Parallelism in Arandic Song-Poetry


The ceremonial song-poetry performed by Arandic people of central Australia is characterized by parallelism of sound, form and meaning in both auditory and visual modalities. Parallelism, in all its manifestations, operates at multiple levels of the hierarchically structured poetic form. In the period Arandic people call the Altyerre, “Dreaming,” ancestral spirit-beings created the land and laid the lore through actions and song. This included the creation of women’s song-poetry called awelye. Awelye is sung in group unison as a series of many short verses that relate to each group’s inherited estate lands, their ancestors, and to the ceremonial performance itself. Actions that mirror the meaning of the verses accompany the singing, such as painting designs on the body, placing a ritual object in the ground, and dancing. This paper considers the role of parallelism in the poetic function of language (Jakobson 1987), and facilitates the merging of the everyday realm with that of the performer’s ancestors, which Stanner so aptly translates as the “everywhen.”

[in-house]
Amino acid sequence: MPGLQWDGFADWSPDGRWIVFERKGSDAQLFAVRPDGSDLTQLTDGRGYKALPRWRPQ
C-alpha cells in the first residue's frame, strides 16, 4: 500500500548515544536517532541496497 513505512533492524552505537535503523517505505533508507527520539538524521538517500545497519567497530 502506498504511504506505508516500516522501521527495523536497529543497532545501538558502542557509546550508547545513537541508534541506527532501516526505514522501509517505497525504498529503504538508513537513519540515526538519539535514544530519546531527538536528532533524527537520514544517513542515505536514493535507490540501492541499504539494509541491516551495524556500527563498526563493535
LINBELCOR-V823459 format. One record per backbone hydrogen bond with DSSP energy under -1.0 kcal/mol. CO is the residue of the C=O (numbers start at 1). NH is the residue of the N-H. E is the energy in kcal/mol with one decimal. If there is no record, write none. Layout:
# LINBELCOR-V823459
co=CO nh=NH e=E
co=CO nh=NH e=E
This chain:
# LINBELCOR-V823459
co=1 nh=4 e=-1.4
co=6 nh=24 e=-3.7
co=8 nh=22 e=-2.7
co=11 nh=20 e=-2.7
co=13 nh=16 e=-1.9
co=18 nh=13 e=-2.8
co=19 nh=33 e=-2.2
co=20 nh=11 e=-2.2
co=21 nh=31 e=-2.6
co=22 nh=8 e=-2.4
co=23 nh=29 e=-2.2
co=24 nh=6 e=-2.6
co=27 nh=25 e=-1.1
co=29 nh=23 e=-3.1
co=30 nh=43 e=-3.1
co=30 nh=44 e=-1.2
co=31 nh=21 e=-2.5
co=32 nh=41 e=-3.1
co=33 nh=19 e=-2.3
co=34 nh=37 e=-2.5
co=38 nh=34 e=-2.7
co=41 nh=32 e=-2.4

Fig. 1. Lena Ngal and Rosie Ngwarray performing the accompanying dance for “The headbands made it glisten / The shimmering horizon”.

Photo by M. Carew, 2011.

Fig. 2. Map showing the Arandic varieties and two neighboring subgroups that have similar song-poetry.

Map by Ben Foley.

Fig. 3. Stages within an awelye performance.

Graphic by author.

Table of Contents

mobile close